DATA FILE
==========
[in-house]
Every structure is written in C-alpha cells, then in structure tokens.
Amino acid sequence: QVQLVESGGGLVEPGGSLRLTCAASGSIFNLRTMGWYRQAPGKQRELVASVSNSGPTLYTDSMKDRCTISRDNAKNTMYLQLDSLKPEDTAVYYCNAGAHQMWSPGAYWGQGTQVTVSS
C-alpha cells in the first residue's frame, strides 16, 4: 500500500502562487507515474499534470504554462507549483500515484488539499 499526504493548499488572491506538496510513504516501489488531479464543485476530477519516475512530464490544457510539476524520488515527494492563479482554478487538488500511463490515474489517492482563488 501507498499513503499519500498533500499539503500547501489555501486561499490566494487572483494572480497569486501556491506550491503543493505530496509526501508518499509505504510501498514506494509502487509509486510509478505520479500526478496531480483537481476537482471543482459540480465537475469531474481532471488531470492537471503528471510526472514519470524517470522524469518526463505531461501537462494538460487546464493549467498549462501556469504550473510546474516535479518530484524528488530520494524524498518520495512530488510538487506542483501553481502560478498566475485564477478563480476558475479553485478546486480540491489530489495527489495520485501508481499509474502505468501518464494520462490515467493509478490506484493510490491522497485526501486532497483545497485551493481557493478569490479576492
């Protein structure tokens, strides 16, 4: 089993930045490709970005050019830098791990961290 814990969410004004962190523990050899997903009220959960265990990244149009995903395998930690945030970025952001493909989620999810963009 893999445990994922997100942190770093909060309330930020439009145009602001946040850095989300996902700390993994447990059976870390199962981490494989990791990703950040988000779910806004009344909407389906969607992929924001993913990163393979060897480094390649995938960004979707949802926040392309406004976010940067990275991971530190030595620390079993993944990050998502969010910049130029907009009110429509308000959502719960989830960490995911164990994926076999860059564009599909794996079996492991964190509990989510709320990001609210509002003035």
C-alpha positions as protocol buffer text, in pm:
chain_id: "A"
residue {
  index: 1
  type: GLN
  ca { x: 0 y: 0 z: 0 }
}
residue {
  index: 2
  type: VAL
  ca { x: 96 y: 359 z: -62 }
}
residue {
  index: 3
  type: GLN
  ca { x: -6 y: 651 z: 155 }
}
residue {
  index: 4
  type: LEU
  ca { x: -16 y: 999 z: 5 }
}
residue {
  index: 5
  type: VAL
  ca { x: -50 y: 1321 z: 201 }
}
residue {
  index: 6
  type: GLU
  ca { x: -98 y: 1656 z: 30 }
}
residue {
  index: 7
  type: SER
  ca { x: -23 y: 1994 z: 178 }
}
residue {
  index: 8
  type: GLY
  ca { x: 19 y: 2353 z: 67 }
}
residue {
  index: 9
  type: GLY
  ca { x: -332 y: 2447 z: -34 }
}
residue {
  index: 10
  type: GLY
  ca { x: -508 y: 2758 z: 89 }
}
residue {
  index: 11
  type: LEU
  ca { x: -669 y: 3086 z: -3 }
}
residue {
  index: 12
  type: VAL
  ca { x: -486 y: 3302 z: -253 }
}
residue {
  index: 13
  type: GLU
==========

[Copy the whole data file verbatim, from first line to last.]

[in-house]
Every structure is written in C-alpha cells, then in structure tokens.
Amino acid sequence: QVQLVESGGGLVEPGGSLRLTCAASGSIFNLRTMGWYRQAPGKQRELVASVSNSGPTLYTDSMKDRCTISRDNAKNTMYLQLDSLKPEDTAVYYCNAGAHQMWSPGAYWGQGTQVTVSS
C-alpha cells in the first residue's frame, strides 16, 4: 500500500502562487507515474499534470504554462507549483500515484488539499 499526504493548499488572491506538496510513504516501489488531479464543485476530477519516475512530464490544457510539476524520488515527494492563479482554478487538488500511463490515474489517492482563488 501507498499513503499519500498533500499539503500547501489555501486561499490566494487572483494572480497569486501556491506550491503543493505530496509526501508518499509505504510501498514506494509502487509509486510509478505520479500526478496531480483537481476537482471543482459540480465537475469531474481532471488531470492537471503528471510526472514519470524517470522524469518526463505531461501537462494538460487546464493549467498549462501556469504550473510546474516535479518530484524528488530520494524524498518520495512530488510538487506542483501553481502560478498566475485564477478563480476558475479553485478546486480540491489530489495527489495520485501508481499509474502505468501518464494520462490515467493509478490506484493510490491522497485526501486532497483545497485551493481557493478569490479576492
């Protein structure tokens, strides 16, 4: 089993930045490709970005050019830098791990961290 814990969410004004962190523990050899997903009220959960265990990244149009995903395998930690945030970025952001493909989620999810963009 893999445990994922997100942190770093909060309330930020439009145009602001946040850095989300996902700390993994447990059976870390199962981490494989990791990703950040988000779910806004009344909407389906969607992929924001993913990163393979060897480094390649995938960004979707949802926040392309406004976010940067990275991971530190030595620390079993993944990050998502969010910049130029907009009110429509308000959502719960989830960490995911164990994926076999860059564009599909794996079996492991964190509990989510709320990001609210509002003035």
C-alpha positions as protocol buffer text, in pm:
chain_id: "A"
residue {
  index: 1
  type: GLN
  ca { x: 0 y: 0 z: 0 }
}
residue {
  index: 2
  type: VAL
  ca { x: 96 y: 359 z: -62 }
}
residue {
  index: 3
  type: GLN
  ca { x: -6 y: 651 z: 155 }
}
residue {
  index: 4
  type: LEU
  ca { x: -16 y: 999 z: 5 }
}
residue {
  index: 5
  type: VAL
  ca { x: -50 y: 1321 z: 201 }
}
residue {
  index: 6
  type: GLU
  ca { x: -98 y: 1656 z: 30 }
}
residue {
  index: 7
  type: SER
  ca { x: -23 y: 1994 z: 178 }
}
residue {
  index: 8
  type: GLY
  ca { x: 19 y: 2353 z: 67 }
}
residue {
  index: 9
  type: GLY
  ca { x: -332 y: 2447 z: -34 }
}
residue {
  index: 10
  type: GLY
  ca { x: -508 y: 2758 z: 89 }
}
residue {
  index: 11
  type: LEU
  ca { x: -669 y: 3086 z: -3 }
}
residue {
  index: 12
  type: VAL
  ca { x: -486 y: 3302 z: -253 }
}
residue {
  index: 13
  type: GLU